Rhode Island City Starts Fiscal Year In The Red
STEVE INSKEEP, host:
And now let's talk about the financial troubles of American cities. Central Falls, Rhode Island could be headed to bankruptcy. The town handed its books to a receiver last year in an effort to avoid bankruptcy. But as Catherine Welch of member station WRNI reports, the town still ended last year $2 million in the hole and it is starting the new fiscal year even deeper in trouble.
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CATHERINE WELCH: Pat Szlashtas barbershop sits on one of the few streets in Central Falls that actually has business traffic. His father opened the barbershop in 1947 and Szlashtas been running it for the last 50 years. Cooling off near the air conditioner, he remembers when bakeries and specialty shops lined the street, before the pawn shops and nail salons took over.
Mr. PAT SZLASHTA (Owner, Pat's Barber Shop): When I was born in this city up until a few years ago, if you lived here you did not have to go out of this city to do any type of shopping.
WELCH: Back then, Central Falls was quiet, everyone knew each other, and few locked their doors. But the citys fallen on hard times and the average household income is now just $22,000. Seeking to turn things around, Szlashta won a seat on the Central Falls city council. But six months after the mayor turned the keys over to a receiver last year, city council was banned from meeting or doing business.
Mr. SZLASHTA: All we can do is keep our fingers crossed, hope the council gets back to work and the receiver lets the council run the city.
WELCH: So how did Central Falls get this way? There were some questionable transactions between politicians and their friends. And when the state-appointed receiver combed the citys books he found no evidence of any financial planning in last several years. So to raise cash, he hiked property taxes by a whopping 19 percent, which few could afford.
In October Central Falls is expected to run out of money to pay its police and fire pension obligations. Retired firefighter Howard Baskins depends on those checks.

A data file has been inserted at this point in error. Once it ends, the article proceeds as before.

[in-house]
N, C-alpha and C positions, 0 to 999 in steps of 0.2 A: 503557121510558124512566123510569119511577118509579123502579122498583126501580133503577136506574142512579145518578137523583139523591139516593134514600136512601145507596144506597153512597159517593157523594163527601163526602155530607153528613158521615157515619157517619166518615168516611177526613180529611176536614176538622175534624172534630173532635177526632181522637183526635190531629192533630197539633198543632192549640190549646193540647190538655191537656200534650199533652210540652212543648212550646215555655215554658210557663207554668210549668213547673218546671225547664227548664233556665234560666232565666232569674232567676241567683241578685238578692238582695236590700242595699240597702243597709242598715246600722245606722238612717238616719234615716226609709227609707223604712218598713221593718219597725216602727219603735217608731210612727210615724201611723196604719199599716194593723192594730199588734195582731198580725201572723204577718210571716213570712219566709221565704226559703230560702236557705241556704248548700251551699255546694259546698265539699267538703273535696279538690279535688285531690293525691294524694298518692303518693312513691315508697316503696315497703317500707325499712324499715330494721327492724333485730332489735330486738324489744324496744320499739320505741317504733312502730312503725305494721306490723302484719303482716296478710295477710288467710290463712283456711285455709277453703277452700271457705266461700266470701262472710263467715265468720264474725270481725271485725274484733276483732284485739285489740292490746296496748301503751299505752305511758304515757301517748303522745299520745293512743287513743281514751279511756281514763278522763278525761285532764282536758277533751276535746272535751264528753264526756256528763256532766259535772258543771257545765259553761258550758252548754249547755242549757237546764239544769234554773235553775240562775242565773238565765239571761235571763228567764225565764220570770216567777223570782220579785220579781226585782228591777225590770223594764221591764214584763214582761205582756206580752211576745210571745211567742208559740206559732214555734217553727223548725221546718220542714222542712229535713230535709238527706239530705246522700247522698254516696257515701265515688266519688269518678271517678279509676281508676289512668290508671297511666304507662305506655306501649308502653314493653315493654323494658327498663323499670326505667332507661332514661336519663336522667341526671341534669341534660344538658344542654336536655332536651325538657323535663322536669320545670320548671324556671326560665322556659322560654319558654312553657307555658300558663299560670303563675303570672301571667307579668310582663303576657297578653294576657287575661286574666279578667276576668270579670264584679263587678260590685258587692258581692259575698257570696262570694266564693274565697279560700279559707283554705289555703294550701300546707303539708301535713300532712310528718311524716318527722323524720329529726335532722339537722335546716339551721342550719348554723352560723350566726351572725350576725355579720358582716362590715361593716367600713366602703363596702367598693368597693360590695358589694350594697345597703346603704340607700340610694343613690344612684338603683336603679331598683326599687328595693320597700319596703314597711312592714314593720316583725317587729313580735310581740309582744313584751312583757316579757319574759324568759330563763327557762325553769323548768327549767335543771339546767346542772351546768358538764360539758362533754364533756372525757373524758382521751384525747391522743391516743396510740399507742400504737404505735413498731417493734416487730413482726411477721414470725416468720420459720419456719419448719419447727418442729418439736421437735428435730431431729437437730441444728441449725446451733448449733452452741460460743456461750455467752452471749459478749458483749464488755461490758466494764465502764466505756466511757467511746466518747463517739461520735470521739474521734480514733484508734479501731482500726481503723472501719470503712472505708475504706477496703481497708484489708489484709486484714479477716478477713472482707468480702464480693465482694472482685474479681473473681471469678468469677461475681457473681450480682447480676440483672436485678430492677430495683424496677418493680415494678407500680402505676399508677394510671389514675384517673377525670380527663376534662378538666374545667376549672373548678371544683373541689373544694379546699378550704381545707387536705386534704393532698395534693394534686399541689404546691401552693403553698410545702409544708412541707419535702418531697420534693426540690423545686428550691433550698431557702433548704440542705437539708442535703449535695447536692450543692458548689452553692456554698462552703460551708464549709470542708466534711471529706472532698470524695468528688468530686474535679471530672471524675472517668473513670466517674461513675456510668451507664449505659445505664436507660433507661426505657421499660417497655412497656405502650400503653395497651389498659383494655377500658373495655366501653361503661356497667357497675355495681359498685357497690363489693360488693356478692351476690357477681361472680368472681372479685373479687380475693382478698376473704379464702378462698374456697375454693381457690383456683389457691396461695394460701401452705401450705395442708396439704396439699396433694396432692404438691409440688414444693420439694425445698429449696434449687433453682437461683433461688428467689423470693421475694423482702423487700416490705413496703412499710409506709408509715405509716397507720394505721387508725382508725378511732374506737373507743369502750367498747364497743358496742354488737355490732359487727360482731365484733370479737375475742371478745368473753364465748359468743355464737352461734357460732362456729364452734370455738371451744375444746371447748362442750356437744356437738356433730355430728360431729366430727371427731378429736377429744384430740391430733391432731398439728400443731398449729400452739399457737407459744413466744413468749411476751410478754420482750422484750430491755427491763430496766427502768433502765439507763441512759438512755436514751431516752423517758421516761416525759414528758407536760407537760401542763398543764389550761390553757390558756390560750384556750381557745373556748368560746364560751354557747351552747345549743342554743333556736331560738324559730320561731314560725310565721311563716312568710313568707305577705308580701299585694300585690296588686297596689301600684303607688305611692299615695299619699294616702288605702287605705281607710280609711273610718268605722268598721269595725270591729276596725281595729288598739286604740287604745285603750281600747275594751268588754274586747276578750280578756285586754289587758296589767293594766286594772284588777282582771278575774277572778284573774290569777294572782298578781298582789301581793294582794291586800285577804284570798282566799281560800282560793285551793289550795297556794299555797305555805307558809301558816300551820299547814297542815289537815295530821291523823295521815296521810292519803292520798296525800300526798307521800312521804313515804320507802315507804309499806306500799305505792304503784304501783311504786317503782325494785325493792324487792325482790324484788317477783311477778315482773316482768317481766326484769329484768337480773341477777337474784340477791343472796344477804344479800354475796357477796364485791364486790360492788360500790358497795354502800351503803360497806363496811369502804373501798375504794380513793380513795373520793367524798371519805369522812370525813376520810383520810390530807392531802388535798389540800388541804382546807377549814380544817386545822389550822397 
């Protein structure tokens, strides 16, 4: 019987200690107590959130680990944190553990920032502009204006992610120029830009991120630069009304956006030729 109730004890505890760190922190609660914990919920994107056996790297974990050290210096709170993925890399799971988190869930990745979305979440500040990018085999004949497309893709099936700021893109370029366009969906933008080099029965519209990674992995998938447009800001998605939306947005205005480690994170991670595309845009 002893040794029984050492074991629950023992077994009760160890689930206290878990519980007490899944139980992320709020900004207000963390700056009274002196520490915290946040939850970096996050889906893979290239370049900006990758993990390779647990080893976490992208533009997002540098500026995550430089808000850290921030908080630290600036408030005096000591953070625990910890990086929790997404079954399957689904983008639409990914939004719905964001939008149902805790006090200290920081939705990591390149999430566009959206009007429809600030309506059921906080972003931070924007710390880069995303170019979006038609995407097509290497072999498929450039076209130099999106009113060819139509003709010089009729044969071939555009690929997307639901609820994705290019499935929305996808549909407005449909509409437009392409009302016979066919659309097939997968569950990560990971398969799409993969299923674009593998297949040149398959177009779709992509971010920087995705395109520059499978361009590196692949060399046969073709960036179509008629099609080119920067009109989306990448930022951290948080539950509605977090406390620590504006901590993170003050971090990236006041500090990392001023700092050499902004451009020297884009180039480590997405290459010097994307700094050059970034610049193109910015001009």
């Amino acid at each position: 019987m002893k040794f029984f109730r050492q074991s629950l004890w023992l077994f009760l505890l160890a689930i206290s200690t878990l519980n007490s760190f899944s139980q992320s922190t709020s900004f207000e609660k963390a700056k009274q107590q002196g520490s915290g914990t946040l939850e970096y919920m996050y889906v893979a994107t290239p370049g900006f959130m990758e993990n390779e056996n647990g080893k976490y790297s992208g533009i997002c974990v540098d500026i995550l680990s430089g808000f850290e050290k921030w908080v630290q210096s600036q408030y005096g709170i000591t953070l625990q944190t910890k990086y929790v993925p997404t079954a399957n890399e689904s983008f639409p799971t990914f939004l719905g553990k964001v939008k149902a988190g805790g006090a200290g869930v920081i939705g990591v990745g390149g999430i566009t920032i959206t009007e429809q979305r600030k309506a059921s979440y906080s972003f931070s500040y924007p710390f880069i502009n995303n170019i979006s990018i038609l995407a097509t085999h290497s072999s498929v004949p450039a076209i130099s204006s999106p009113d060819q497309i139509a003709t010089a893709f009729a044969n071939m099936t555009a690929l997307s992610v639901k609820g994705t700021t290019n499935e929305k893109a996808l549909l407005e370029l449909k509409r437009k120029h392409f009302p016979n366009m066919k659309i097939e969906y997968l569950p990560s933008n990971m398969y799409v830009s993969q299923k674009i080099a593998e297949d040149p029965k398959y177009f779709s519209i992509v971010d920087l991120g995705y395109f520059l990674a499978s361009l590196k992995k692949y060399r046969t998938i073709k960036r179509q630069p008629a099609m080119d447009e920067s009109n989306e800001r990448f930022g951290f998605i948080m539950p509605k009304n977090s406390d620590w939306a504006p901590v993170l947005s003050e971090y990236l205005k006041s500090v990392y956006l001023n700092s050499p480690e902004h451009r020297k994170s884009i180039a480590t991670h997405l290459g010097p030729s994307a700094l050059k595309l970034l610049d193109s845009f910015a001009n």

Mr. HOWARD BASKINS (Retired Firefighter): My rent's $1,000 a month, its more than half of my pension. Without no pay what do I do? Where do I go?
WELCH: Central Falls hasnt fully funded the pension in six years. Now the citys 19,000 residents owe an astonishing $80 million. The citys receiver, Robert Flanders, is negotiating with workers, unions and pensioners. In a quiet conference room in the state capitol, Flanders says pensions now account for half of the citys budget deficit.
Mr. ROBERT FLANDERS (Receiver, Central Falls, Rhode Island): With a $17 million budget and a $5 million almost budget shortfall or a structural deficit, we dont have any options except to do whatever we can to raise revenue and whatever we can to cut expenses.
WELCH: But Howard Baskins doesnt want to talk about concessions. While digging through his files for his pension papers, he gets upset just thinking about it.
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Mr. BASKINS: We paid whatever they said and we didnt question it. We didnt misappropriate our funds, they did it to themselves. But why should we suffer? We held up our end of the bargain.
WELCH: Earlier this year, Flanders asked Rhode Island for a cash infusion, which it refused. That sparked the bond rating agency Moodys to downgrade Central Falls to near the bottom of junk bond status and teetering on the edge of bankruptcy.
Professor EDWARD MAZZE (Business Administration, University of Rhode Island): Automatically, the publicity will create a dark cloud over the entire state.
WELCH: Thats University of Rhode Island business Professor Edward Mazze, who says a Central Falls bankruptcy will hurt the entire states economy.
Dr. MAZZE: Which means that, you know, over time, we will be paying more for money we borrow and some of that bonds may actually become junk bonds.
WELCH: Last month, Robert Flanders fired a dozen city employees and shut down the library and senior center. Professor Mazze says that may nudge the unions to the bargaining table. But if theres no deal soon, Central Falls will likely declare bankruptcy this summer.
For NPR News, Im Catherine Welch.
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